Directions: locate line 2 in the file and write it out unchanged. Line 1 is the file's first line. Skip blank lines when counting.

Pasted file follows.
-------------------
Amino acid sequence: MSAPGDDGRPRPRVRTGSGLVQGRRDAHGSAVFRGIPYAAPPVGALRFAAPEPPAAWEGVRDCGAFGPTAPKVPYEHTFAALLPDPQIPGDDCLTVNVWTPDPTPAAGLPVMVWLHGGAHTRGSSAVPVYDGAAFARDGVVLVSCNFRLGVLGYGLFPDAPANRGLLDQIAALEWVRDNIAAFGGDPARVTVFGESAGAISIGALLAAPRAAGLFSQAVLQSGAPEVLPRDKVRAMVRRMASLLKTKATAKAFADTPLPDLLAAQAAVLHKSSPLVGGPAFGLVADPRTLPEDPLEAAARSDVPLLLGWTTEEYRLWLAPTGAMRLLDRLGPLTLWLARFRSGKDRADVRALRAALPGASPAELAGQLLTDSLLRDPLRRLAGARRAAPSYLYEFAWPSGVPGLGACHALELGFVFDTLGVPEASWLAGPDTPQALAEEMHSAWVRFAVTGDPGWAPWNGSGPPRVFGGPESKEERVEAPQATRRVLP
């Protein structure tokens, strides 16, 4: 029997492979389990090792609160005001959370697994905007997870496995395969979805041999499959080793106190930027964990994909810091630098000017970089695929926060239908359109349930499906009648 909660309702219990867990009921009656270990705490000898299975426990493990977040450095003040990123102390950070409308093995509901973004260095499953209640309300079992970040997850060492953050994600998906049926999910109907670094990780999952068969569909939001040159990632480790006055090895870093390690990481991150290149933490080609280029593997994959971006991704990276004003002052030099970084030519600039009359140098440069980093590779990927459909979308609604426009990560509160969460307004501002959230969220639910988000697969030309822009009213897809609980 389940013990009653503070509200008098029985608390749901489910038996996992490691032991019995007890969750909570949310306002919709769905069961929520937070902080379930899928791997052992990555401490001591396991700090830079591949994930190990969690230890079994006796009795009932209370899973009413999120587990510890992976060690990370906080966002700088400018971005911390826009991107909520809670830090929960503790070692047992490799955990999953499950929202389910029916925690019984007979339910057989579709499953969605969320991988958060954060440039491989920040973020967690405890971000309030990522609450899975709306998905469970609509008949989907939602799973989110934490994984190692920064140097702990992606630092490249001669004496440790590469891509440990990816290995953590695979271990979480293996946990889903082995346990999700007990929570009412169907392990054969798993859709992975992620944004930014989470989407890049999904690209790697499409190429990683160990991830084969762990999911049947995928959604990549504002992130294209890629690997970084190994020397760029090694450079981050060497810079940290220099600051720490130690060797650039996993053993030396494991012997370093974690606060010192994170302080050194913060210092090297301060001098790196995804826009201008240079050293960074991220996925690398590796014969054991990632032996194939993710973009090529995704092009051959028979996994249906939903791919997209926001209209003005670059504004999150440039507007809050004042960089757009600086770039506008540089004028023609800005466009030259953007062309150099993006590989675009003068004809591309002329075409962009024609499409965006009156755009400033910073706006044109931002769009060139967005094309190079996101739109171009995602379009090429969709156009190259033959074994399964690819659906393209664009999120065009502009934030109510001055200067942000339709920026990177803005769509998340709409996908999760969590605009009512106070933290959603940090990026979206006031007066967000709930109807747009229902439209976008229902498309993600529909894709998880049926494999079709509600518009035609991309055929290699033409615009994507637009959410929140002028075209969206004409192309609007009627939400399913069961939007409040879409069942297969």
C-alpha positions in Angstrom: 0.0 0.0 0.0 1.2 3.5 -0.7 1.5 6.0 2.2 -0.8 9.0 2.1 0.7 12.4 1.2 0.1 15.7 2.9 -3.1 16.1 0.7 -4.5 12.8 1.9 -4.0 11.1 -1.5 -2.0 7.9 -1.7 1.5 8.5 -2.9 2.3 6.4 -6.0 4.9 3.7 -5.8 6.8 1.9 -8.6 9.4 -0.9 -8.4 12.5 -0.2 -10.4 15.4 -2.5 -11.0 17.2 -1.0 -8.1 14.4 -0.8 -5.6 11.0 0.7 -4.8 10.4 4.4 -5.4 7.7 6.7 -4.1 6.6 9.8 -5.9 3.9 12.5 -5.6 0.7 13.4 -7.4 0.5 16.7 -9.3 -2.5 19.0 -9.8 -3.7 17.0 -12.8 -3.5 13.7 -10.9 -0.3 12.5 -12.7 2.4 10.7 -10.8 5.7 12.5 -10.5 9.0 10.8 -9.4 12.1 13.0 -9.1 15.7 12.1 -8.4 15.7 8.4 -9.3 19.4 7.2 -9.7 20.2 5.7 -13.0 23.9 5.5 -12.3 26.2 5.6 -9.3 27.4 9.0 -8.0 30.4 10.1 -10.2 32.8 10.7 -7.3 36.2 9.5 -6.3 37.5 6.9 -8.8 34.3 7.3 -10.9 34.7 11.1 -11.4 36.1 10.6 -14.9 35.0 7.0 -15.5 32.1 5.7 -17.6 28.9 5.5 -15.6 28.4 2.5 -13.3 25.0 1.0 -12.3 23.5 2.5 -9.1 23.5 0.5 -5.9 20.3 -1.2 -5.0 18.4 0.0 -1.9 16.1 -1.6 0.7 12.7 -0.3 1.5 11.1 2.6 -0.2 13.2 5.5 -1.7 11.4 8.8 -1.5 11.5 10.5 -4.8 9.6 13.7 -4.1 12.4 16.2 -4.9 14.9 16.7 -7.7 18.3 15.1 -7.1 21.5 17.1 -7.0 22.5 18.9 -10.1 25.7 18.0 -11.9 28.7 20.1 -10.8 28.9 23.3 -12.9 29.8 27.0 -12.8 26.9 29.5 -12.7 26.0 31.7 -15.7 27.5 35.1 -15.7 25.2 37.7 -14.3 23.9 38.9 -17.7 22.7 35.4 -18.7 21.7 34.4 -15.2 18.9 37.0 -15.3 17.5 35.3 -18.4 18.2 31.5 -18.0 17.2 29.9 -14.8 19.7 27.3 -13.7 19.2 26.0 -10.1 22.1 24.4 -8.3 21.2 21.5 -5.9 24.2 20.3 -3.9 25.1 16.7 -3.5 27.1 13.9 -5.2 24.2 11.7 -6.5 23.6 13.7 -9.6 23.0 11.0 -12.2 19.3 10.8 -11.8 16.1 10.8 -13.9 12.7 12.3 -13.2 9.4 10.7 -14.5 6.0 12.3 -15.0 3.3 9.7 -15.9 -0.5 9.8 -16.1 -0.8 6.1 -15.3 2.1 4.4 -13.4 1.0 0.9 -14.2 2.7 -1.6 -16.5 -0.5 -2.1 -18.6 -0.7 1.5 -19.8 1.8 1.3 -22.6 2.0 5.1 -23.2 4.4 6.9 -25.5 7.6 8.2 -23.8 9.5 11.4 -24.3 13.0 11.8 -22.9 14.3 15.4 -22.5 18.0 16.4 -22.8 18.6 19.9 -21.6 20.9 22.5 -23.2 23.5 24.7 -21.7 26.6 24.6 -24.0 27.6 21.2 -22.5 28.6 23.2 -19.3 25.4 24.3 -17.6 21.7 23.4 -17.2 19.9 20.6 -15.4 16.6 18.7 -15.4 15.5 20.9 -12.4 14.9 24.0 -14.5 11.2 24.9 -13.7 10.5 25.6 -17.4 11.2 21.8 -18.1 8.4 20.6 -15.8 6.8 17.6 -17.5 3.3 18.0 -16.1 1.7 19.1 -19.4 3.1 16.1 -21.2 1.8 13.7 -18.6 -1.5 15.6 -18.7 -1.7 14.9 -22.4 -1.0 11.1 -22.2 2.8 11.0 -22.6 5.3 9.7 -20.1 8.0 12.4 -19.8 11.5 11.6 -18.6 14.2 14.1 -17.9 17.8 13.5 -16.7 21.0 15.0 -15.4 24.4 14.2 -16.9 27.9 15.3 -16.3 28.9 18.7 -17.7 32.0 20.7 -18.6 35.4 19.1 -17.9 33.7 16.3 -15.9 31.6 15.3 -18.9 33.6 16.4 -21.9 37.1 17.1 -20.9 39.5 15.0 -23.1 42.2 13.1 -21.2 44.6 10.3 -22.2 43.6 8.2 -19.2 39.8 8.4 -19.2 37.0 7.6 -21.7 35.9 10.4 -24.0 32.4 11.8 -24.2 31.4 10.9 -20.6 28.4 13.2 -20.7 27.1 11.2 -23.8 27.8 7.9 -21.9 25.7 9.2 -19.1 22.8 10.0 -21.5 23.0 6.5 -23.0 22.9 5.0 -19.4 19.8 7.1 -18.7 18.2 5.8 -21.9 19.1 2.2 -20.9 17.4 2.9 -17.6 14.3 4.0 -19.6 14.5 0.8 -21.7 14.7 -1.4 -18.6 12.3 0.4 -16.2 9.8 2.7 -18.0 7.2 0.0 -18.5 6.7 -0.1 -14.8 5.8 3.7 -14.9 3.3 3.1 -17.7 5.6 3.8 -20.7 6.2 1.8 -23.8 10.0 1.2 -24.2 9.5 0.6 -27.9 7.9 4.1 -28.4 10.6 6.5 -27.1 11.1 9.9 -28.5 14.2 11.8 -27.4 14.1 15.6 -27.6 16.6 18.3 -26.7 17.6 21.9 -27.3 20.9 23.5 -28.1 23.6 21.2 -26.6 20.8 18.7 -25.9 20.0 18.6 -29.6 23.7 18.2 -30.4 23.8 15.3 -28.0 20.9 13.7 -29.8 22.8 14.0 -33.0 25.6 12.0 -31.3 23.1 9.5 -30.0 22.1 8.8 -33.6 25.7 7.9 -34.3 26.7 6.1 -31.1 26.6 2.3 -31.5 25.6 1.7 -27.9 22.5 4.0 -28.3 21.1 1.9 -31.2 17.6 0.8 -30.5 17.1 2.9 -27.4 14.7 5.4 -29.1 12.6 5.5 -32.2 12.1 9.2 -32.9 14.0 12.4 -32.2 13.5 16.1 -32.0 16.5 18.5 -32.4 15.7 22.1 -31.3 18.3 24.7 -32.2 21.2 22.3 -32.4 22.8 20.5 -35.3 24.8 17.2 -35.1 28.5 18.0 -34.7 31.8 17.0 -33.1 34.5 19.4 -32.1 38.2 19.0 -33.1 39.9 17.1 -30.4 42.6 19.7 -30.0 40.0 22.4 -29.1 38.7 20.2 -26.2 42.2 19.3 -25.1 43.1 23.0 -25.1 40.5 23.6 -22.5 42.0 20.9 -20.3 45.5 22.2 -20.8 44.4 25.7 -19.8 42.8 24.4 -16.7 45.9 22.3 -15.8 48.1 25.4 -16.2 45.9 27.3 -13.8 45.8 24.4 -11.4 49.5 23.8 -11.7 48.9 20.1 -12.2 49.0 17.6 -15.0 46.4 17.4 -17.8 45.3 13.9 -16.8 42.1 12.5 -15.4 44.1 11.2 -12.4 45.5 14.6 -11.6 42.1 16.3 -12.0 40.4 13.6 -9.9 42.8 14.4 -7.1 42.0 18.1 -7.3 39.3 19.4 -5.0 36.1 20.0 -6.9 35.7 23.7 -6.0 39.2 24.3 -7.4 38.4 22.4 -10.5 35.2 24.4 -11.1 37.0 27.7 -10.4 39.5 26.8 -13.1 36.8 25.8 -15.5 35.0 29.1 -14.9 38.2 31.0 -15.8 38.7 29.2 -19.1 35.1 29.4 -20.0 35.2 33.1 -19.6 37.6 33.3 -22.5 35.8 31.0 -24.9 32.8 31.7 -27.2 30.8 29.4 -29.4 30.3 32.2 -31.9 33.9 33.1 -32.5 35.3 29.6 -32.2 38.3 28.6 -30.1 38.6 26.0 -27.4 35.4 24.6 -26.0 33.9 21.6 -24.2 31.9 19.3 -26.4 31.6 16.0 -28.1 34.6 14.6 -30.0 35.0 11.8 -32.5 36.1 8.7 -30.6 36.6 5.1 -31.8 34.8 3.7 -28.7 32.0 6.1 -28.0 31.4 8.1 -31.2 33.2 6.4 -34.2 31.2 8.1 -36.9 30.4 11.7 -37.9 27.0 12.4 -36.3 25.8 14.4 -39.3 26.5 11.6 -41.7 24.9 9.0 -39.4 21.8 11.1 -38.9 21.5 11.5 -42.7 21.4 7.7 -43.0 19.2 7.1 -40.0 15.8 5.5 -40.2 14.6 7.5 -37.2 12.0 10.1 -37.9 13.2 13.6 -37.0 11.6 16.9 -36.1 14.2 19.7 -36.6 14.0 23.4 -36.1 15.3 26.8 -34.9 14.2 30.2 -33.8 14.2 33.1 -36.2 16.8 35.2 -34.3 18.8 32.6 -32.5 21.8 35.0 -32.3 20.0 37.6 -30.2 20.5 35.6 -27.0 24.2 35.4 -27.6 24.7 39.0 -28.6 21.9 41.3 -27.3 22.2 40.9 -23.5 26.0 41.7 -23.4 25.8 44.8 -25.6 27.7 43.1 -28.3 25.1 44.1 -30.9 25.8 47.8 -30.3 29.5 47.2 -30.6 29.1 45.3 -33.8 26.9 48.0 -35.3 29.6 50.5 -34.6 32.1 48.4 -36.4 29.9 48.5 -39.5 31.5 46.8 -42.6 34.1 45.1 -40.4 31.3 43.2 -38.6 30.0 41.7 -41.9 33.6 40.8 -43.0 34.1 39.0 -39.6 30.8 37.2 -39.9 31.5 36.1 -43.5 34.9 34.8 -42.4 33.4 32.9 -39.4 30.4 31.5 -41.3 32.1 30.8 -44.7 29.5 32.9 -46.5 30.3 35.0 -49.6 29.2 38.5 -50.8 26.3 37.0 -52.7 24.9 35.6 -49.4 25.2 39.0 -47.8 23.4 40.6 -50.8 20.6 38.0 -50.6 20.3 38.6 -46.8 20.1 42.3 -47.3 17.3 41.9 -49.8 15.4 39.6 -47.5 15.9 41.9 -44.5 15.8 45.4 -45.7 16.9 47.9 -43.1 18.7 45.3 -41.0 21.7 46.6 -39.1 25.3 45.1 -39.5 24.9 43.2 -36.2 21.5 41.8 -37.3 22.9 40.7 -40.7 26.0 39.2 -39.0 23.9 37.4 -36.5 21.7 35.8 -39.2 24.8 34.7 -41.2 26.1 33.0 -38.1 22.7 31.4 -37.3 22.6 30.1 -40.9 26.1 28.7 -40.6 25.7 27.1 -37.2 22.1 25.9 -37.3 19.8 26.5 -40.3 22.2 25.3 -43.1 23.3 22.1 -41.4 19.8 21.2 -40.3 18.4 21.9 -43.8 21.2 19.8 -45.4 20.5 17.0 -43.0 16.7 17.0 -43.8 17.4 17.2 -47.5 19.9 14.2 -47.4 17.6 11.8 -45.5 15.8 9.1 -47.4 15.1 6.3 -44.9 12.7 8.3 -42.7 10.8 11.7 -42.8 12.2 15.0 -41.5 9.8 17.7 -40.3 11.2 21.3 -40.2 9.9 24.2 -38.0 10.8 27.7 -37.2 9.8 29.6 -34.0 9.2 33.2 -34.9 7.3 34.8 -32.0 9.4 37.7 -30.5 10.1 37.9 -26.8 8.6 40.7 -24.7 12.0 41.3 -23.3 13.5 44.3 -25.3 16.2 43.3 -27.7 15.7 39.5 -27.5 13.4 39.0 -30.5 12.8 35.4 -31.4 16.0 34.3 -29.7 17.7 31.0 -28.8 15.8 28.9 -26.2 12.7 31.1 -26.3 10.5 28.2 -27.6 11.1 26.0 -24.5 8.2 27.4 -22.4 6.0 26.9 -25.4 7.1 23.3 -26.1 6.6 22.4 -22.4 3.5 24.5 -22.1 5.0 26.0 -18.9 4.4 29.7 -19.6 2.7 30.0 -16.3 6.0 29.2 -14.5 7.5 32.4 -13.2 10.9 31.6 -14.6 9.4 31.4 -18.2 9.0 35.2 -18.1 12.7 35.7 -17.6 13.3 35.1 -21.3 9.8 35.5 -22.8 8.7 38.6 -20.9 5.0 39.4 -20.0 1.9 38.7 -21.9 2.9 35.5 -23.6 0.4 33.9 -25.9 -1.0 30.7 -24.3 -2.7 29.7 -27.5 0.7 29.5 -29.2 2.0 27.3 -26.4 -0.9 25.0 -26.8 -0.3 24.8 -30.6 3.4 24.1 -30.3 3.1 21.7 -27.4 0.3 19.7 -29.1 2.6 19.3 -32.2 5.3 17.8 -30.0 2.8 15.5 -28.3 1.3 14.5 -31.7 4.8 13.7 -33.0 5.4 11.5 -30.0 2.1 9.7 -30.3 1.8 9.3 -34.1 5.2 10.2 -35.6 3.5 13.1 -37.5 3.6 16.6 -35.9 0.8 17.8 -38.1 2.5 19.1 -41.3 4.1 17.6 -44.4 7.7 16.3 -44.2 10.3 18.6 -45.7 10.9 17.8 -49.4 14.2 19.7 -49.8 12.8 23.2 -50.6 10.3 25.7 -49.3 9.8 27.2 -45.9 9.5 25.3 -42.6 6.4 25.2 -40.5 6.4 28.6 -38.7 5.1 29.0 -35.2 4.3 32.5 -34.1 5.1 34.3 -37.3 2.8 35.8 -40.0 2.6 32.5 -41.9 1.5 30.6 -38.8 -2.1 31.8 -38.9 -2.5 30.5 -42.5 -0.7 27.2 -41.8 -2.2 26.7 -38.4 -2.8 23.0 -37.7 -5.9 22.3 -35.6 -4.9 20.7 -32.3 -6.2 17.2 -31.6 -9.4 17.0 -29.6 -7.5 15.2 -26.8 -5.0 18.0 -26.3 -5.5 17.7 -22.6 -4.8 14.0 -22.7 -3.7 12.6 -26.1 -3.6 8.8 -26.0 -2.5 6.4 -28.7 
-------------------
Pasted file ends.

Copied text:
């Protein structure tokens, strides 16, 4: 029997492979389990090792609160005001959370697994905007997870496995395969979805041999499959080793106190930027964990994909810091630098000017970089695929926060239908359109349930499906009648 909660309702219990867990009921009656270990705490000898299975426990493990977040450095003040990123102390950070409308093995509901973004260095499953209640309300079992970040997850060492953050994600998906049926999910109907670094990780999952068969569909939001040159990632480790006055090895870093390690990481991150290149933490080609280029593997994959971006991704990276004003002052030099970084030519600039009359140098440069980093590779990927459909979308609604426009990560509160969460307004501002959230969220639910988000697969030309822009009213897809609980 389940013990009653503070509200008098029985608390749901489910038996996992490691032991019995007890969750909570949310306002919709769905069961929520937070902080379930899928791997052992990555401490001591396991700090830079591949994930190990969690230890079994006796009795009932209370899973009413999120587990510890992976060690990370906080966002700088400018971005911390826009991107909520809670830090929960503790070692047992490799955990999953499950929202389910029916925690019984007979339910057989579709499953969605969320991988958060954060440039491989920040973020967690405890971000309030990522609450899975709306998905469970609509008949989907939602799973989110934490994984190692920064140097702990992606630092490249001669004496440790590469891509440990990816290995953590695979271990979480293996946990889903082995346990999700007990929570009412169907392990054969798993859709992975992620944004930014989470989407890049999904690209790697499409190429990683160990991830084969762990999911049947995928959604990549504002992130294209890629690997970084190994020397760029090694450079981050060497810079940290220099600051720490130690060797650039996993053993030396494991012997370093974690606060010192994170302080050194913060210092090297301060001098790196995804826009201008240079050293960074991220996925690398590796014969054991990632032996194939993710973009090529995704092009051959028979996994249906939903791919997209926001209209003005670059504004999150440039507007809050004042960089757009600086770039506008540089004028023609800005466009030259953007062309150099993006590989675009003068004809591309002329075409962009024609499409965006009156755009400033910073706006044109931002769009060139967005094309190079996101739109171009995602379009090429969709156009190259033959074994399964690819659906393209664009999120065009502009934030109510001055200067942000339709920026990177803005769509998340709409996908999760969590605009009512106070933290959603940090990026979206006031007066967000709930109807747009229902439209976008229902498309993600529909894709998880049926494999079709509600518009035609991309055929290699033409615009994507637009959410929140002028075209969206004409192309609007009627939400399913069961939007409040879409069942297969």